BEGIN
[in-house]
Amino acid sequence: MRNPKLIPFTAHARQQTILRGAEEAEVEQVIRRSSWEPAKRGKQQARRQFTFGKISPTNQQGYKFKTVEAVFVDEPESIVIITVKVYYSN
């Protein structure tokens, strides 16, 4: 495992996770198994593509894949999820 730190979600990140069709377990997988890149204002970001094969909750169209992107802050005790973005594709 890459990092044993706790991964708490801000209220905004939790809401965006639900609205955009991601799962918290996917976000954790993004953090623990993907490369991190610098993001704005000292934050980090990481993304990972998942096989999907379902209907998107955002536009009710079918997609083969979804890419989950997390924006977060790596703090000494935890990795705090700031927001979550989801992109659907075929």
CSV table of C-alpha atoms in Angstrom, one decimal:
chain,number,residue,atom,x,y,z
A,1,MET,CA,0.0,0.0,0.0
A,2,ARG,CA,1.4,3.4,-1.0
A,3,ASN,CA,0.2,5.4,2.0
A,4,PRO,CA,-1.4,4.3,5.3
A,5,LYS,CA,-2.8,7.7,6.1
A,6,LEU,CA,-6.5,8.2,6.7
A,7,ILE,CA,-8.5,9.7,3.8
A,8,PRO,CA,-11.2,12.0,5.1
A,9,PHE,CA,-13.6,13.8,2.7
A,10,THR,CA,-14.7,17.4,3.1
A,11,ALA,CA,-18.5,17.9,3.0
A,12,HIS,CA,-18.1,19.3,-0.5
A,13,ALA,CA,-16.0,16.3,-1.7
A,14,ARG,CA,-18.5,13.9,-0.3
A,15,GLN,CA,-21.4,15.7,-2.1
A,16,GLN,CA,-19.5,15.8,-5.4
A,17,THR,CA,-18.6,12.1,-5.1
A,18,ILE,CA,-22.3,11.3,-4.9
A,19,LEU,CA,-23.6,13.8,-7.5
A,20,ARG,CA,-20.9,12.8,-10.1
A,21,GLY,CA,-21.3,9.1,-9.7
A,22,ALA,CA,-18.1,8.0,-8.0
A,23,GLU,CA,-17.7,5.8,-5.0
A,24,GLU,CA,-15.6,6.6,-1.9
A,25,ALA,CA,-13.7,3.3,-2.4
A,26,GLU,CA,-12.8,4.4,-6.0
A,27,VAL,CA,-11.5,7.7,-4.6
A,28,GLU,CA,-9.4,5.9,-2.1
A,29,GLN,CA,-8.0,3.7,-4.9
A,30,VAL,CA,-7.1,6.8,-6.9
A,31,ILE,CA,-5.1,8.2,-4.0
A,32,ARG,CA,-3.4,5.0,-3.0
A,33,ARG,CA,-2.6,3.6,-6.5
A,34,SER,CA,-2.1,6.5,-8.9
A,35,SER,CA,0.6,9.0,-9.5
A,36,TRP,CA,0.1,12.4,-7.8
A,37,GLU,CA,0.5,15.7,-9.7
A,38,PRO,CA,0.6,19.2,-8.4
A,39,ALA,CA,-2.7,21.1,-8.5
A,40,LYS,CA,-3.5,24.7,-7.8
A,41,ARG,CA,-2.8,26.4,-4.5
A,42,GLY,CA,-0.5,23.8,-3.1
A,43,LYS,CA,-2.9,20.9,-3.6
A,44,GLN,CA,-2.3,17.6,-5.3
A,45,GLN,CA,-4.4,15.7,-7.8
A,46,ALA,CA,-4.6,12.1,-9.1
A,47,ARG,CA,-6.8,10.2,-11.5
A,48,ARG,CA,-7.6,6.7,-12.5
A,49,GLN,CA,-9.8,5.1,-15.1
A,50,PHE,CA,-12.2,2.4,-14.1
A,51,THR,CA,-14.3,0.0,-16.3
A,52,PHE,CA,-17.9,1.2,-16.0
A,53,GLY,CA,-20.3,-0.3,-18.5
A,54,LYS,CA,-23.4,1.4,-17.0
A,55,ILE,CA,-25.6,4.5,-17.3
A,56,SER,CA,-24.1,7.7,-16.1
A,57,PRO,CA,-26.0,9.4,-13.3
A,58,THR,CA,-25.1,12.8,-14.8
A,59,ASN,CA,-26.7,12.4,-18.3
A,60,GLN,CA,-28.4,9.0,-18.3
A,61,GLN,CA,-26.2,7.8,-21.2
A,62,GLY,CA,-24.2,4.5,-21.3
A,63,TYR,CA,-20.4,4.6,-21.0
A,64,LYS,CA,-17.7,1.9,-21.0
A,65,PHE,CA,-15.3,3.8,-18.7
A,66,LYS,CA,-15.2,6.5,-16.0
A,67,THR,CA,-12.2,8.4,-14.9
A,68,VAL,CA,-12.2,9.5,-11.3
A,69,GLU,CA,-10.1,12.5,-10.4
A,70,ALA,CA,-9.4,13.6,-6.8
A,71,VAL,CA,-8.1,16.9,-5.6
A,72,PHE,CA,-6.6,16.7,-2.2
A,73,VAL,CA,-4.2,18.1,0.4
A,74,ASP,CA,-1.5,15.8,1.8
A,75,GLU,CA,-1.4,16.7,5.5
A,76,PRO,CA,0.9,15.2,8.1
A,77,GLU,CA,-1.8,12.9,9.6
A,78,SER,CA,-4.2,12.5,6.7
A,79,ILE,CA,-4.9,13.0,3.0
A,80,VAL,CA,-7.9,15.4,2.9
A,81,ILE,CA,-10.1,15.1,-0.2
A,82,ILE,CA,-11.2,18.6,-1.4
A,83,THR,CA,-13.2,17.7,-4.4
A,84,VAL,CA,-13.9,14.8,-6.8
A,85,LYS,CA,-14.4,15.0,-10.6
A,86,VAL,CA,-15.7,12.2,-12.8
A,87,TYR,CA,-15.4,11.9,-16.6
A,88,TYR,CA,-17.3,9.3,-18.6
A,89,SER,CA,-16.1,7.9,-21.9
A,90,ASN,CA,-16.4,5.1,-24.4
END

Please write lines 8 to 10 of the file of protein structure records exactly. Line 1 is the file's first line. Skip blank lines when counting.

A,3,ASN,CA,0.2,5.4,2.0
A,4,PRO,CA,-1.4,4.3,5.3
A,5,LYS,CA,-2.8,7.7,6.1